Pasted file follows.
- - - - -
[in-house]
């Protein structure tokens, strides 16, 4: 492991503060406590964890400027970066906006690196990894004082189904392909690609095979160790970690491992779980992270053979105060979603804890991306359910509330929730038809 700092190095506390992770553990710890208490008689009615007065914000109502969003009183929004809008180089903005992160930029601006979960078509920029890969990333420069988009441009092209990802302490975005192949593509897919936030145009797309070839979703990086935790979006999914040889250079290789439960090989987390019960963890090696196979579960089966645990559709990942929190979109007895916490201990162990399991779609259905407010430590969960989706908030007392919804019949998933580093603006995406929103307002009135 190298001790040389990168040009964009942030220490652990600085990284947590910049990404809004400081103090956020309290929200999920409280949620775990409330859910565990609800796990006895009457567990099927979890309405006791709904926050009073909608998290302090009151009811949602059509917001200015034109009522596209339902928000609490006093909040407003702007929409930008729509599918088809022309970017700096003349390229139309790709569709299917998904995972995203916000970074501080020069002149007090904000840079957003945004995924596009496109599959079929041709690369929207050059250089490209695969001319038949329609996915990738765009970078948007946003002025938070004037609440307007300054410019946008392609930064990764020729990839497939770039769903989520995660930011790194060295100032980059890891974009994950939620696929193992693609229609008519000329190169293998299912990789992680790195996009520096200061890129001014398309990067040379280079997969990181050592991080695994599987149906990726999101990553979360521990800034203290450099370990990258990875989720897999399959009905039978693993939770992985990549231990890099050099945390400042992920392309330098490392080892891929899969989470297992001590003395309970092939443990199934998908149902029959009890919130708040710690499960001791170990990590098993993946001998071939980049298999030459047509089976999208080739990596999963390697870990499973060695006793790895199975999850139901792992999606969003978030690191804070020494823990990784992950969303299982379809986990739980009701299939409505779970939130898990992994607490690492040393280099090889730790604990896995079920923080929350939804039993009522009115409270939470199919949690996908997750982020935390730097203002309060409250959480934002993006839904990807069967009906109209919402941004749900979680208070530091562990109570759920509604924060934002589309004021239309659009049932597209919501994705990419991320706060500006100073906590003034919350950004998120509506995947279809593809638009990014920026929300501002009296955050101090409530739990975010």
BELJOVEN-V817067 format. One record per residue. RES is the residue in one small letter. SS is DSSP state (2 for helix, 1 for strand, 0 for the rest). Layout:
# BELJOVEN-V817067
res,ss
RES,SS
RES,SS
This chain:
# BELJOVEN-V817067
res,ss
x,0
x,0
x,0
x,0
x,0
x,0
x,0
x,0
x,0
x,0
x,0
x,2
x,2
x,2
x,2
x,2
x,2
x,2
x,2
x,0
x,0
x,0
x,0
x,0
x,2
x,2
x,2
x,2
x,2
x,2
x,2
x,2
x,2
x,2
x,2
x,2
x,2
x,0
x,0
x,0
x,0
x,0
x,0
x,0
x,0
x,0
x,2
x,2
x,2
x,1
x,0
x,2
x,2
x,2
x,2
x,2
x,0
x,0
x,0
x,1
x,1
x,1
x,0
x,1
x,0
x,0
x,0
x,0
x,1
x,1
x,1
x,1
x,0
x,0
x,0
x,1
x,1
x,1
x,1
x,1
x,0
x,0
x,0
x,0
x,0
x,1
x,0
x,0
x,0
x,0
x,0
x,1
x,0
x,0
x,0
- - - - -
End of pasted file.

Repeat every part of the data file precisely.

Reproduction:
[in-house]
């Protein structure tokens, strides 16, 4: 492991503060406590964890400027970066906006690196990894004082189904392909690609095979160790970690491992779980992270053979105060979603804890991306359910509330929730038809 700092190095506390992770553990710890208490008689009615007065914000109502969003009183929004809008180089903005992160930029601006979960078509920029890969990333420069988009441009092209990802302490975005192949593509897919936030145009797309070839979703990086935790979006999914040889250079290789439960090989987390019960963890090696196979579960089966645990559709990942929190979109007895916490201990162990399991779609259905407010430590969960989706908030007392919804019949998933580093603006995406929103307002009135 190298001790040389990168040009964009942030220490652990600085990284947590910049990404809004400081103090956020309290929200999920409280949620775990409330859910565990609800796990006895009457567990099927979890309405006791709904926050009073909608998290302090009151009811949602059509917001200015034109009522596209339902928000609490006093909040407003702007929409930008729509599918088809022309970017700096003349390229139309790709569709299917998904995972995203916000970074501080020069002149007090904000840079957003945004995924596009496109599959079929041709690369929207050059250089490209695969001319038949329609996915990738765009970078948007946003002025938070004037609440307007300054410019946008392609930064990764020729990839497939770039769903989520995660930011790194060295100032980059890891974009994950939620696929193992693609229609008519000329190169293998299912990789992680790195996009520096200061890129001014398309990067040379280079997969990181050592991080695994599987149906990726999101990553979360521990800034203290450099370990990258990875989720897999399959009905039978693993939770992985990549231990890099050099945390400042992920392309330098490392080892891929899969989470297992001590003395309970092939443990199934998908149902029959009890919130708040710690499960001791170990990590098993993946001998071939980049298999030459047509089976999208080739990596999963390697870990499973060695006793790895199975999850139901792992999606969003978030690191804070020494823990990784992950969303299982379809986990739980009701299939409505779970939130898990992994607490690492040393280099090889730790604990896995079920923080929350939804039993009522009115409270939470199919949690996908997750982020935390730097203002309060409250959480934002993006839904990807069967009906109209919402941004749900979680208070530091562990109570759920509604924060934002589309004021239309659009049932597209919501994705990419991320706060500006100073906590003034919350950004998120509506995947279809593809638009990014920026929300501002009296955050101090409530739990975010």
BELJOVEN-V817067 format. One record per residue. RES is the residue in one small letter. SS is DSSP state (2 for helix, 1 for strand, 0 for the rest). Layout:
# BELJOVEN-V817067
res,ss
RES,SS
RES,SS
This chain:
# BELJOVEN-V817067
res,ss
x,0
x,0
x,0
x,0
x,0
x,0
x,0
x,0
x,0
x,0
x,0
x,2
x,2
x,2
x,2
x,2
x,2
x,2
x,2
x,0
x,0
x,0
x,0
x,0
x,2
x,2
x,2
x,2
x,2
x,2
x,2
x,2
x,2
x,2
x,2
x,2
x,2
x,0
x,0
x,0
x,0
x,0
x,0
x,0
x,0
x,0
x,2
x,2
x,2
x,1
x,0
x,2
x,2
x,2
x,2
x,2
x,0
x,0
x,0
x,1
x,1
x,1
x,0
x,1
x,0
x,0
x,0
x,0
x,1
x,1
x,1
x,1
x,0
x,0
x,0
x,1
x,1
x,1
x,1
x,1
x,0
x,0
x,0
x,0
x,0
x,1
x,0
x,0
x,0
x,0
x,0
x,1
x,0
x,0
x,0